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News reports of Kim's death in Seoul
News reports of Kim's death in Seoul
Roy Greenburgh

-Analysis-

When a hit has been ordered, the chosen method for assassination is ultimately of secondary importance. A "successful" car bomb, stabbing or long-distance rifle shot all have the same final result for the intended victim. Still, there's something about poisoning. The Shakespearean plotting and preparation required to secure and administer the fatal potion give an extra icy chill to premeditated murder at its most devious.

Details are still emerging of Monday's fatal poisoning of the half-brother of North Korean leader Kim Jong-un. What we know is that Kim Jong-nam, a sometimes critic of the Pyongyang regime and the oldest sibling of its current leader, was attacked with some substance by at least two women at the Kuala Lumpur airport. The 45-year-old died shortly after, with an autopsy expected today in the Malaysian capital. There is also little doubt that the order came from the highest ranks of the North Korean leadership, meaning that this would be a case of both poisoning and fratricide. Shakespearean indeed, and another reminder of just how sinister and dangerous this nuclear-equipped regime can be.

Perhaps the most high-profile fatal poisoning in recent memory comes by way of another troubling regime in the news: Vladimir Putin's Russia. British investigators believe Putin himself gave the go-ahead to the polonium-210 attack at a London sushi bar of Alexander Litvinenko, a former Moscow spy who had been granted political asylum in the UK. The 2006 case is often cited by those worried about the Russian links of some of those in the new Trump administration, which has led to the abrupt resignation of National Security Advisor Michael Flynn this week.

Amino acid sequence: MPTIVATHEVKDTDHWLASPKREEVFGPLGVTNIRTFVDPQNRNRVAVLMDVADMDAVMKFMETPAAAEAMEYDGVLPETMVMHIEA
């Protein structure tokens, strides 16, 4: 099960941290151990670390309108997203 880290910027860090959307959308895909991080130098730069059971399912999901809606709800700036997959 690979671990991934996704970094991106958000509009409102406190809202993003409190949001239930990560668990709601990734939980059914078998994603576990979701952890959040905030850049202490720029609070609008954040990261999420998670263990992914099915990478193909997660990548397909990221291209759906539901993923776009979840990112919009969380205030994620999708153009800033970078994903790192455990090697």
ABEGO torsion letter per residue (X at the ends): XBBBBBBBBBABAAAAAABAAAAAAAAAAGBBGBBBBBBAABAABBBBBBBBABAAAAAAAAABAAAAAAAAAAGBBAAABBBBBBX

Donald Trump, who has never held public office before, has stepped into the middle of a very dangerous world. A clear example came this past weekend when that same North Korean regime conducted its latest nuclear missile test, timed with the U.S. visit of Japanese Prime Minister Shinzo Abe. Some have noted that the two leaders may have breached security by openly discussing the nuclear test at Trump's country club restaurant in Florida. Dine with care, gentlemen, dine with care.

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This is the Argentine author's fourth world cup abroad, but his first as the father of two young boys.

photo of Lionel Messi saluting the crowd

Argentina's Lionel Messi celebrates the team's win against Australia at the World Cup in Qatar

Ignacio Pereyra

I love soccer. But that’s not the only reason why the World Cup fascinates me. There are so many stories that can be told through this spectacular, emotional, exaggerated sport event, which — like life and parenthood — is intense and full of contradictions.

This is the fourth World Cup that I’m watching away from my home country, Argentina. Every experience has been different but, at times, Qatar 2022 feels a lot like Japan-South Korea 2002, the first one I experienced from abroad, when I was 20 years old and living in Spain.

Now, two decades later, living in Greece as the father of two children, some of those memories are reemerging vividly.

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